If you still feel like Trump is cheating, realize you too can take advantage of this “vast benefit.” I’ll show you how you can avoid paying all federal income tax next year. First, figure out your annual income; let’s say it’s $85,000. Then start a consulting business, and spend $85,000 buying printer paper and hiring a receptionist. During the course of the year, do absolutely nothing with this business, but you instruct your employee (who is getting paid a salary) to rip up the paper and throw it in the garbage, before she goes to the store to buy some more. Come tax time, when your accountant tells you that your new business suffered an $85,000 operating loss, use that to offset your $85,000 in other income. Your net income is $0 and so you owe nothing. Voila! Hey man, don’t hate the player, hate the game.

(Note: To avoid any misunderstanding, I’m being facetious. Don’t do this, it would be incredibly stupid. Also, there are complexities with the tax code, with distinctions between capital losses and ordinary losses. I’m just trying to get you to see why losing a boatload of money to reduce your future tax liability is not something you would do intentionally.)

 

(3) In the grand scheme, it’s not a “tax loophole” to say that an operating loss reduces taxable income. Again, there are fine distinctions in the actual tax code, but 99% of the discussion around this topic ignores these subtleties. Both fans and critics of Trump are convinced that using a huge loss to offset other income is evidence of gaming the system.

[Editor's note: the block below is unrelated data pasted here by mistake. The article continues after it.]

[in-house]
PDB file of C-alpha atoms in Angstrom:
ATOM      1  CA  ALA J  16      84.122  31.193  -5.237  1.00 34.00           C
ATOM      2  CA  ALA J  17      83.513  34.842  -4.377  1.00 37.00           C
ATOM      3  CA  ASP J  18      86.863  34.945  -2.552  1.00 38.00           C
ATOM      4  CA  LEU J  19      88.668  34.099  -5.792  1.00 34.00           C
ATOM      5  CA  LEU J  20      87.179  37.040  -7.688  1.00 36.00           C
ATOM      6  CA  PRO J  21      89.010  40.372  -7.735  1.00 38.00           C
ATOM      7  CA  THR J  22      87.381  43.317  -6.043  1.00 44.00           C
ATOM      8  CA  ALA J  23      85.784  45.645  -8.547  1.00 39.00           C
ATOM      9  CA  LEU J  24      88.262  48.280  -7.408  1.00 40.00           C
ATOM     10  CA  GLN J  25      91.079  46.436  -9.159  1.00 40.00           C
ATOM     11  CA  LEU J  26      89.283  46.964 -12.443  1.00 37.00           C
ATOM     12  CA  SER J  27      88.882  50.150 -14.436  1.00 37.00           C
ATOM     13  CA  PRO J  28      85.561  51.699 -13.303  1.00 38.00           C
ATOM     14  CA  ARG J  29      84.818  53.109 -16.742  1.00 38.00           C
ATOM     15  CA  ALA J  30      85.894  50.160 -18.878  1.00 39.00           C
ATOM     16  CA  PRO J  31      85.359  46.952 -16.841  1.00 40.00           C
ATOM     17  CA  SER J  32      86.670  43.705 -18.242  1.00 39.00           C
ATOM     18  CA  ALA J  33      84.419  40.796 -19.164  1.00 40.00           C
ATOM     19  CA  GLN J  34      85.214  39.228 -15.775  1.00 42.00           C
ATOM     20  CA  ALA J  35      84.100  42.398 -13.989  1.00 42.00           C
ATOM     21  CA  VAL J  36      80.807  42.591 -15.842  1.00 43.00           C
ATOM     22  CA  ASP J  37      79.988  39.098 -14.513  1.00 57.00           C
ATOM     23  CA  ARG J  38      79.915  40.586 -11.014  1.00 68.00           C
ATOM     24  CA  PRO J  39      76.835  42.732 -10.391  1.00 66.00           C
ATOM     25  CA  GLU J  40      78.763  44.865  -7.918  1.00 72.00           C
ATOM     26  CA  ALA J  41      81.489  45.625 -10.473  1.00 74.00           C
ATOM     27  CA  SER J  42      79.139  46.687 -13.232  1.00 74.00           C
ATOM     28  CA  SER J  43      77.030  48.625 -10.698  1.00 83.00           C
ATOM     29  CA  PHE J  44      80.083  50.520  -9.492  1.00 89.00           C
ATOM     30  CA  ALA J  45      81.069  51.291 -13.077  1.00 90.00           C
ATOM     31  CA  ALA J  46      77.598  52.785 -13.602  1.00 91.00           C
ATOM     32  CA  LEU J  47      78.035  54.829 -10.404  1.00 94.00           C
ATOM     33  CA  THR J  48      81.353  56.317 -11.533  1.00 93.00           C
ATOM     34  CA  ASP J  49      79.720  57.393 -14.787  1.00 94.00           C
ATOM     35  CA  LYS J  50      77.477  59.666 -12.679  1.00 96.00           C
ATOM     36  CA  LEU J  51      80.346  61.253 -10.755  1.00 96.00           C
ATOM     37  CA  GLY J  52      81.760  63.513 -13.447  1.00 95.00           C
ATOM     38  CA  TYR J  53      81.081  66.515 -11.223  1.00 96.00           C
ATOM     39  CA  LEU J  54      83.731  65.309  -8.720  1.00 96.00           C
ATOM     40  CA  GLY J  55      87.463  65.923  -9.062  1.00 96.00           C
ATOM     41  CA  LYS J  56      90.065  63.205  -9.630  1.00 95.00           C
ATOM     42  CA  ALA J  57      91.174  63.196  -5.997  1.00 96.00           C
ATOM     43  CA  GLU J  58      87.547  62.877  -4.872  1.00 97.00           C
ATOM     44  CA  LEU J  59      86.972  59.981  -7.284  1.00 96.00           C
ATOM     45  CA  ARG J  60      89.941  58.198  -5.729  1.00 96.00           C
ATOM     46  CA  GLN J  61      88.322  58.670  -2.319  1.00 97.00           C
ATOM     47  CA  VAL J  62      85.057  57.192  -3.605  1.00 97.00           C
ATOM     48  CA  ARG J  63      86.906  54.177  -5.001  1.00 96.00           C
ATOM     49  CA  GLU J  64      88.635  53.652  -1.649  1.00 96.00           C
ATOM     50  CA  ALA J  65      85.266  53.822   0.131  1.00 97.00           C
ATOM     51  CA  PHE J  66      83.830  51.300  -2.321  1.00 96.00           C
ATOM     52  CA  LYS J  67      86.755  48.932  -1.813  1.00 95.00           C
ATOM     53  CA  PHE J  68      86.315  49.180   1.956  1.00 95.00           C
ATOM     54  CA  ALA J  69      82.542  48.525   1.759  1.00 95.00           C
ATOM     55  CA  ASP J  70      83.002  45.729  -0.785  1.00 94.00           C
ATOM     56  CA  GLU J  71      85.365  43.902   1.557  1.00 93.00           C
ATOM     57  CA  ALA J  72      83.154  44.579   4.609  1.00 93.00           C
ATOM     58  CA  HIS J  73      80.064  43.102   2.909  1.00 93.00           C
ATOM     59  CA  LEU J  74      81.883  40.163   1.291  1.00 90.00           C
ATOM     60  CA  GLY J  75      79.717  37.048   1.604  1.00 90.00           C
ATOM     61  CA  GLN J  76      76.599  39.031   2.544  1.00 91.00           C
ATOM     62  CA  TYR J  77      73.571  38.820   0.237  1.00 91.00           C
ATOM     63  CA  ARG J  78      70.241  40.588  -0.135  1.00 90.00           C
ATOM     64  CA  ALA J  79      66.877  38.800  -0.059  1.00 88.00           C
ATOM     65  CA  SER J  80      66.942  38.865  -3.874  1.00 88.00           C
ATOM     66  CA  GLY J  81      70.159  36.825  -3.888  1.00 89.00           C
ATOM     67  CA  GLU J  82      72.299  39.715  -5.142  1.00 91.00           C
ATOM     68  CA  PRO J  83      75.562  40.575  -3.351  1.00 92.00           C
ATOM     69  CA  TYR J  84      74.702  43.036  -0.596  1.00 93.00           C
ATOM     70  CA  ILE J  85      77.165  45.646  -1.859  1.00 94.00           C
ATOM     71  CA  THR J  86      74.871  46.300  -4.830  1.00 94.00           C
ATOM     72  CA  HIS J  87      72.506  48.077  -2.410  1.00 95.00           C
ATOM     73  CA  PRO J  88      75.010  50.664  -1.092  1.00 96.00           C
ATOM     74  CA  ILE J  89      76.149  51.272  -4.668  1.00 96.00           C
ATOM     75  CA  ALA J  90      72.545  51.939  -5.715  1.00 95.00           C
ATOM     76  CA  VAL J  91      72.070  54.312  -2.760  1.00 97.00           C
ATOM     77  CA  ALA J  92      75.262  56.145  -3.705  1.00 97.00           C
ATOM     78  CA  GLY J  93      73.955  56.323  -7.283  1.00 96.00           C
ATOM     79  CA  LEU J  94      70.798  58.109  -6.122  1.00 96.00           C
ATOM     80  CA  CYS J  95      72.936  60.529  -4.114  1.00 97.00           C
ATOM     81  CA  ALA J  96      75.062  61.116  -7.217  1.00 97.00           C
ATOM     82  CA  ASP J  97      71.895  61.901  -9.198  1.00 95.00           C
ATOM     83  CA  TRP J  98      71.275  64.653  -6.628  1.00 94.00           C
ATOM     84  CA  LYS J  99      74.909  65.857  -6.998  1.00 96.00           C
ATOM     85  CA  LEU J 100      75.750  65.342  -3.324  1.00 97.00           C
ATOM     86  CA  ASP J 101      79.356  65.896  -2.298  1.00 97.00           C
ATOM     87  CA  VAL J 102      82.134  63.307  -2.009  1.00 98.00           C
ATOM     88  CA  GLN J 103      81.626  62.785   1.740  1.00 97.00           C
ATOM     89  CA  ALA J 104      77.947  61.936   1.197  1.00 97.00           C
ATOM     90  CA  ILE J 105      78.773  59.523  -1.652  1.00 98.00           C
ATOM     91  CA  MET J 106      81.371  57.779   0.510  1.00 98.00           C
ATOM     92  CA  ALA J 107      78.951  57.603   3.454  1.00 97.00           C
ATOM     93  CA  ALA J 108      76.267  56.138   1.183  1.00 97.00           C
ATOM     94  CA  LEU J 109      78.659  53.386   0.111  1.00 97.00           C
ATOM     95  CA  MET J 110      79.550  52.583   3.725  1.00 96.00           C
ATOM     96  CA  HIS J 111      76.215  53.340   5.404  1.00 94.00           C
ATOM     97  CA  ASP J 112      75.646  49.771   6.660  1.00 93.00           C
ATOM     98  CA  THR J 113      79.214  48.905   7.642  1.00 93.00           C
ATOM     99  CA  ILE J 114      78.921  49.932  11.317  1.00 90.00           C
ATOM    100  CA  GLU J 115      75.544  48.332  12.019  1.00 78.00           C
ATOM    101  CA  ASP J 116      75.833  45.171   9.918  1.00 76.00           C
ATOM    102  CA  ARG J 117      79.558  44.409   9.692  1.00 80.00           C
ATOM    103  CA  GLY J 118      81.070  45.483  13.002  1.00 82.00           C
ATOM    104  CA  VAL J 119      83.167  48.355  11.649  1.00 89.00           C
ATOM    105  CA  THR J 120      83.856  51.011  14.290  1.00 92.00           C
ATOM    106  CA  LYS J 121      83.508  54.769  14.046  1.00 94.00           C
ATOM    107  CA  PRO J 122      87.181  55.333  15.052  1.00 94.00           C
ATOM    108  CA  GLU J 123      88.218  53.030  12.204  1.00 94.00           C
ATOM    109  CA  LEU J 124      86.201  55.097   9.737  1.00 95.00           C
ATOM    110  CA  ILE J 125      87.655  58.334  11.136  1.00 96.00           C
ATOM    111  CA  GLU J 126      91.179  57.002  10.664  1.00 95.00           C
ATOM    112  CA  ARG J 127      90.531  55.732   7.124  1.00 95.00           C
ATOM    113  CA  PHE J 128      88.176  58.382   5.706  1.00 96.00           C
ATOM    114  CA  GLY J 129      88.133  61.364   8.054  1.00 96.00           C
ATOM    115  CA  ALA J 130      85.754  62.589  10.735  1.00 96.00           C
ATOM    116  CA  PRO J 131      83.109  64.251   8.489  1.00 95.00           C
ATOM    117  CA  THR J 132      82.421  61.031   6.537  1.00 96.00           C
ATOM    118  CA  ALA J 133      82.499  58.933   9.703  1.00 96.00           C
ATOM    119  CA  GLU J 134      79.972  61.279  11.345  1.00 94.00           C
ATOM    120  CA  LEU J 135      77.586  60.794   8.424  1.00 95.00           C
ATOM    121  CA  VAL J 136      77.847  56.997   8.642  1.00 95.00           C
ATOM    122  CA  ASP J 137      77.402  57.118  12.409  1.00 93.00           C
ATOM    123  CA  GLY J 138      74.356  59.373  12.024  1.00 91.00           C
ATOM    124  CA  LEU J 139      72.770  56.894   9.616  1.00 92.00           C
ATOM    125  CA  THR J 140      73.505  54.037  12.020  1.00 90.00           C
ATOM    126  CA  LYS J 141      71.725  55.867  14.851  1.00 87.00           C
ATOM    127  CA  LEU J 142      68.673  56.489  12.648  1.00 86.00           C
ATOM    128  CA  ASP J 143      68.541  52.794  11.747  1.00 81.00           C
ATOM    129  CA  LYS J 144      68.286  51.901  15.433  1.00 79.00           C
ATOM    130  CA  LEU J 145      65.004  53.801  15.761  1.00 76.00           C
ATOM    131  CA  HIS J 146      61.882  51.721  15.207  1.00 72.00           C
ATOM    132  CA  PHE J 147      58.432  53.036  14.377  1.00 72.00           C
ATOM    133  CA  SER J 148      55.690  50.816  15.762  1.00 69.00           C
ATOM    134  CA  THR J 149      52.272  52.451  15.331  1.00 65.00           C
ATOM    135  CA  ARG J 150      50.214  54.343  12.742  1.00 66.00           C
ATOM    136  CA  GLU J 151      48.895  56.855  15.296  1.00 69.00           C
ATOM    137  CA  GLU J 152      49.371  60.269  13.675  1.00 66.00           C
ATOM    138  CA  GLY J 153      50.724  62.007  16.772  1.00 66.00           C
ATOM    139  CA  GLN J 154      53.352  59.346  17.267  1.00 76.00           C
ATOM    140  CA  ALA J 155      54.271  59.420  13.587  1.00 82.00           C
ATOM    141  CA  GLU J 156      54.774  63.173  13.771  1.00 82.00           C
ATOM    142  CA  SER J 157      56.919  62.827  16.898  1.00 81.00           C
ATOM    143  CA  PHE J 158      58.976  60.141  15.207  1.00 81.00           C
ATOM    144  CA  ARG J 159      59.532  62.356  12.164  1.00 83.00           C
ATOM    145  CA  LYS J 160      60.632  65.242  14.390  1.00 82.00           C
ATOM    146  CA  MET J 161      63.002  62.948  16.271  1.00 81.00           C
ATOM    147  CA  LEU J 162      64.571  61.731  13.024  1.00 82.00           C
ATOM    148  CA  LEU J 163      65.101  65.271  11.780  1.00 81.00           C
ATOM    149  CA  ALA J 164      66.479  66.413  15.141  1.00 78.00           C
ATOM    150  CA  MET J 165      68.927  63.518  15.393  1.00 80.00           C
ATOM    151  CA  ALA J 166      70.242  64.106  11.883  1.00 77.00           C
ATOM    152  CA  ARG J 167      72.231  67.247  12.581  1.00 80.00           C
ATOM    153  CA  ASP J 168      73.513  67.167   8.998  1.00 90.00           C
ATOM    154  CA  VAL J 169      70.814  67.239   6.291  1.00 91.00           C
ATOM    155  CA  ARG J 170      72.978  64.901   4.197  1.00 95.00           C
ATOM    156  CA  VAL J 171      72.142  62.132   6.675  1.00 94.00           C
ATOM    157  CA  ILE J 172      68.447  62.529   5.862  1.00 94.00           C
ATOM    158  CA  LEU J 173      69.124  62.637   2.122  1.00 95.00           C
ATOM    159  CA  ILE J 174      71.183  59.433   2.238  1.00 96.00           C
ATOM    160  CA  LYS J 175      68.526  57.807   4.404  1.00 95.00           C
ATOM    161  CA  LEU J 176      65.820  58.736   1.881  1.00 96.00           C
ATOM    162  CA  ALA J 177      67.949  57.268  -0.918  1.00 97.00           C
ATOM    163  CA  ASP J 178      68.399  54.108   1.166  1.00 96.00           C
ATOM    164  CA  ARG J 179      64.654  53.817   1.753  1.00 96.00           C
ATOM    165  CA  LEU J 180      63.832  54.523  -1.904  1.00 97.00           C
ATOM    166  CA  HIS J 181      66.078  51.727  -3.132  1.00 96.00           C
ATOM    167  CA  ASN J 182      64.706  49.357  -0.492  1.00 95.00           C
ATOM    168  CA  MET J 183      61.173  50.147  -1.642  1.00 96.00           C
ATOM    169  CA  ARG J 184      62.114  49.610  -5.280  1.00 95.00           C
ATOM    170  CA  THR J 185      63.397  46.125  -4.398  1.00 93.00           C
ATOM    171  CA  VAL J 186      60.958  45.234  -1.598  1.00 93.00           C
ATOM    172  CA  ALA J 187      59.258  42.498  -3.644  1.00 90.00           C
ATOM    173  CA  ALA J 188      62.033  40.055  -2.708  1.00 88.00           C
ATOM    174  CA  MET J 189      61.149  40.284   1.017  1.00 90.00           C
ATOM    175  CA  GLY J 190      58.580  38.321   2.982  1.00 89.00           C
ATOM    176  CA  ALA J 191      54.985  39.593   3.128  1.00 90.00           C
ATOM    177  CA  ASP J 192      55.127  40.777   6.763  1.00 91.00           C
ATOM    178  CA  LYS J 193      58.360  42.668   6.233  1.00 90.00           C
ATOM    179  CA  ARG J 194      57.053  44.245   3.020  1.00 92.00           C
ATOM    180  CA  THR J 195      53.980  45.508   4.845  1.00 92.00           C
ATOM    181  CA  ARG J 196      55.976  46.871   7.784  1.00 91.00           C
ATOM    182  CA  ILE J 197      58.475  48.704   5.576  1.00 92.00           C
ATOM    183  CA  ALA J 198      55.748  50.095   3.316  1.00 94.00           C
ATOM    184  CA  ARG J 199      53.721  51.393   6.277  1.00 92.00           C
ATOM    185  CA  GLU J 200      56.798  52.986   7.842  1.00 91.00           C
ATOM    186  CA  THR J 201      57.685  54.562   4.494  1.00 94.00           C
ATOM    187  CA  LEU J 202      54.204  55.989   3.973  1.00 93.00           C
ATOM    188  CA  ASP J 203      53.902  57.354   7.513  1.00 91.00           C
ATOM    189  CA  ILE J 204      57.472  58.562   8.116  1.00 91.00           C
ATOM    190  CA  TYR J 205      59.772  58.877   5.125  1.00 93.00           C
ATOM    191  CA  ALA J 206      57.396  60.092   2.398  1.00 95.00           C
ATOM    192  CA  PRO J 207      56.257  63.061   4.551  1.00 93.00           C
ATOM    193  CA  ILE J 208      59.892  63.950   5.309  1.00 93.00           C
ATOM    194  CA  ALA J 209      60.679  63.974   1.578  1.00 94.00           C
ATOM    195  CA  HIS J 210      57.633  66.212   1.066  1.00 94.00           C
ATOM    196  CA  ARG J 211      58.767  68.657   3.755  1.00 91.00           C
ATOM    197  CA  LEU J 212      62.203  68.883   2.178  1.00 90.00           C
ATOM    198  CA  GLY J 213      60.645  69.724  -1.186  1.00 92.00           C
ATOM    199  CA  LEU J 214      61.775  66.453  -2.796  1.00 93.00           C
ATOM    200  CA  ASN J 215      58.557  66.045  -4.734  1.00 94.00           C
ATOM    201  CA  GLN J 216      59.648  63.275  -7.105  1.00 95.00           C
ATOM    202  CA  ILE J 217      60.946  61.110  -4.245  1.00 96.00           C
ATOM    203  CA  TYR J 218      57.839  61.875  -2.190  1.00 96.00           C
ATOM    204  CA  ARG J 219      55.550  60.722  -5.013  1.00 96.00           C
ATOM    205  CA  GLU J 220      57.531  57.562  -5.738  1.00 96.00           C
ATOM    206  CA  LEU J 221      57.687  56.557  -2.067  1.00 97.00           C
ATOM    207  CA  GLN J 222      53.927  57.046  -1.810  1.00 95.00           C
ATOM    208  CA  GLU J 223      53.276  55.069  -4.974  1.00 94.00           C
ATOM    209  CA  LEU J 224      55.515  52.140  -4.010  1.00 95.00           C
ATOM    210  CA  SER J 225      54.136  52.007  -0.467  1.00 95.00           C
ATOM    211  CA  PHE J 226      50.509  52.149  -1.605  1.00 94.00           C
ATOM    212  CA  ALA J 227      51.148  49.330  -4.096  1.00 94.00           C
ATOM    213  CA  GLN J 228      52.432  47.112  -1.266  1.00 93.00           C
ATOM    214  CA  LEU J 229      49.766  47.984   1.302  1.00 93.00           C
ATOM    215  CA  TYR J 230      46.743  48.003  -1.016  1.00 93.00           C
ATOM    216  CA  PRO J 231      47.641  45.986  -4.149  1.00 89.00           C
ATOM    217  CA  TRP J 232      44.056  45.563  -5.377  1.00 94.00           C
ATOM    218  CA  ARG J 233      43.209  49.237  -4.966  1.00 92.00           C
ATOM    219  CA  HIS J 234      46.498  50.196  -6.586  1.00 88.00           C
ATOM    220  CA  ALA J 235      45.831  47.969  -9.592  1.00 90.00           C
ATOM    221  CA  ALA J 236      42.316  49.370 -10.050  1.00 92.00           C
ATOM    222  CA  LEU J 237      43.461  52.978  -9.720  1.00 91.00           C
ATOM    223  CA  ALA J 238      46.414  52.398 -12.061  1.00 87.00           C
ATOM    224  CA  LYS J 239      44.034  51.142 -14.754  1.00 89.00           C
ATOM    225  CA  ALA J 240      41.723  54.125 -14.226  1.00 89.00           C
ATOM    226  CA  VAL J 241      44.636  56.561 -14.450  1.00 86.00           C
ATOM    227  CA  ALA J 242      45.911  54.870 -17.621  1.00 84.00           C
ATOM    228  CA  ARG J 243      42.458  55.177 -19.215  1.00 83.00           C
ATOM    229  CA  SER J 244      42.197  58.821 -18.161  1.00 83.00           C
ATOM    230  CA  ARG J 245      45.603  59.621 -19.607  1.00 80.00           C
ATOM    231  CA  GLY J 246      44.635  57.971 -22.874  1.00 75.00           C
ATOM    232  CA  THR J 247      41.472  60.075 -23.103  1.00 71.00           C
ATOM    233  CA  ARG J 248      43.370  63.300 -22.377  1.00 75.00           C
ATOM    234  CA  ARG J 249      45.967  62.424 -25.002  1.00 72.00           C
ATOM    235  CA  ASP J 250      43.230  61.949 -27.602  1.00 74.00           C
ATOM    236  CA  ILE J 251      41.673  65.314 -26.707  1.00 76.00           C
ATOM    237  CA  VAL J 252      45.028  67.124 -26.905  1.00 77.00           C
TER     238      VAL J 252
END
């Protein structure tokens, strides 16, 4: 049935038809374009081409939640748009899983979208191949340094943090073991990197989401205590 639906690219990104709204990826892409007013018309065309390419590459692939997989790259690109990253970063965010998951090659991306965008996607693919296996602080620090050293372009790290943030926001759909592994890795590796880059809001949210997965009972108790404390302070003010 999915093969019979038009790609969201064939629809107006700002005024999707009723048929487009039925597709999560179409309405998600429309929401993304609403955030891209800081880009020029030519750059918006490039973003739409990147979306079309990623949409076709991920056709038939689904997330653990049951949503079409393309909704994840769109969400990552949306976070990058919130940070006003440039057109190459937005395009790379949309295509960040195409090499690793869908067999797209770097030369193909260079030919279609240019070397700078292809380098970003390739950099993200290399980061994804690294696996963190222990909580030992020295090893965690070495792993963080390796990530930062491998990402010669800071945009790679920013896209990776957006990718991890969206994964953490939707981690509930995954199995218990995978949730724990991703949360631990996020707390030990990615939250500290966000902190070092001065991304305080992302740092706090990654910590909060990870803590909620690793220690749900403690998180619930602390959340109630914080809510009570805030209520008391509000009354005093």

No, this is simple accounting. It would be crazy if you couldn’t use losses from one year to offset gains in other years. After all, what’s so special about the time unit of one year? If a certain business lost $916 million from January through June, and then made $916 million in net income from July through December, so that on the year as a whole it exactly broke even… Would Hillary Clinton expect that business to pay tax on a “profit” of $916 million?

So then by the same token, if a certain individual reports a loss of $916 million in 1995, and then cumulative net income over the next decade of $916 million…why would Hillary Clinton expect that individual to pay income tax? The income tax is a tax on income. (That’s where its name comes from.) If, over the relevant time horizon, an entity actually has no net income (because early losses offset future gains), then it obviously shouldn’t pay income tax.

(If you actually want to see a calm, non-partisan discussion of “income” and how it relates to changes in capital value, see my article from a few years ago.)

 

(4) There is lots of talk about debt forgiveness and “debt parking”; people were passing around this post, for example. Yet here again, we have not a shred of evidence. This guy has no clue whether Trump “parked” his debt in a way that allowed him to reduce his taxes even though he didn’t actually experience a true loss.

So his speculations are fine as far as they go, but if we’re just going to make stuff up that Trump might have done, why stop with tax fraud? Just say, “Trump COULD HAVE Set Orphanage on Fire, Arsonists Explain.”